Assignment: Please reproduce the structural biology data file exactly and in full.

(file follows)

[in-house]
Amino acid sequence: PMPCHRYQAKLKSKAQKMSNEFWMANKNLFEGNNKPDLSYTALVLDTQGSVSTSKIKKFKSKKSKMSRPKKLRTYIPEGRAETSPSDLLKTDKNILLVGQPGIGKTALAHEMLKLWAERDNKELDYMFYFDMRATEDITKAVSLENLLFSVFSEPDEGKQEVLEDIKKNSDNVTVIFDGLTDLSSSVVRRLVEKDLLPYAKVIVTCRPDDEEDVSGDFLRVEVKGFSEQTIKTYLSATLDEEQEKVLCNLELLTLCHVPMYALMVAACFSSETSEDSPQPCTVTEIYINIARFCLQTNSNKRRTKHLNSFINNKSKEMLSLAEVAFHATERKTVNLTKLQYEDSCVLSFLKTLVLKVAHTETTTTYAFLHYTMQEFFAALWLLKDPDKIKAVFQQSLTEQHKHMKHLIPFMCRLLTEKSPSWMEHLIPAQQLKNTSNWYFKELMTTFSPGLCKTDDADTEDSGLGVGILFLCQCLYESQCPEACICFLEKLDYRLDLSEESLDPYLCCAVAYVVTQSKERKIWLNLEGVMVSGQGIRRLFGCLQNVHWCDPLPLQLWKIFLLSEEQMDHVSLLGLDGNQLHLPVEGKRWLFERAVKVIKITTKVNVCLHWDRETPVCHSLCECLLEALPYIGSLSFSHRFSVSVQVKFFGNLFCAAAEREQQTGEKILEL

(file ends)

[in-house]
Amino acid sequence: PMPCHRYQAKLKSKAQKMSNEFWMANKNLFEGNNKPDLSYTALVLDTQGSVSTSKIKKFKSKKSKMSRPKKLRTYIPEGRAETSPSDLLKTDKNILLVGQPGIGKTALAHEMLKLWAERDNKELDYMFYFDMRATEDITKAVSLENLLFSVFSEPDEGKQEVLEDIKKNSDNVTVIFDGLTDLSSSVVRRLVEKDLLPYAKVIVTCRPDDEEDVSGDFLRVEVKGFSEQTIKTYLSATLDEEQEKVLCNLELLTLCHVPMYALMVAACFSSETSEDSPQPCTVTEIYINIARFCLQTNSNKRRTKHLNSFINNKSKEMLSLAEVAFHATERKTVNLTKLQYEDSCVLSFLKTLVLKVAHTETTTTYAFLHYTMQEFFAALWLLKDPDKIKAVFQQSLTEQHKHMKHLIPFMCRLLTEKSPSWMEHLIPAQQLKNTSNWYFKELMTTFSPGLCKTDDADTEDSGLGVGILFLCQCLYESQCPEACICFLEKLDYRLDLSEESLDPYLCCAVAYVVTQSKERKIWLNLEGVMVSGQGIRRLFGCLQNVHWCDPLPLQLWKIFLLSEEQMDHVSLLGLDGNQLHLPVEGKRWLFERAVKVIKITTKVNVCLHWDRETPVCHSLCECLLEALPYIGSLSFSHRFSVSVQVKFFGNLFCAAAEREQQTGEKILEL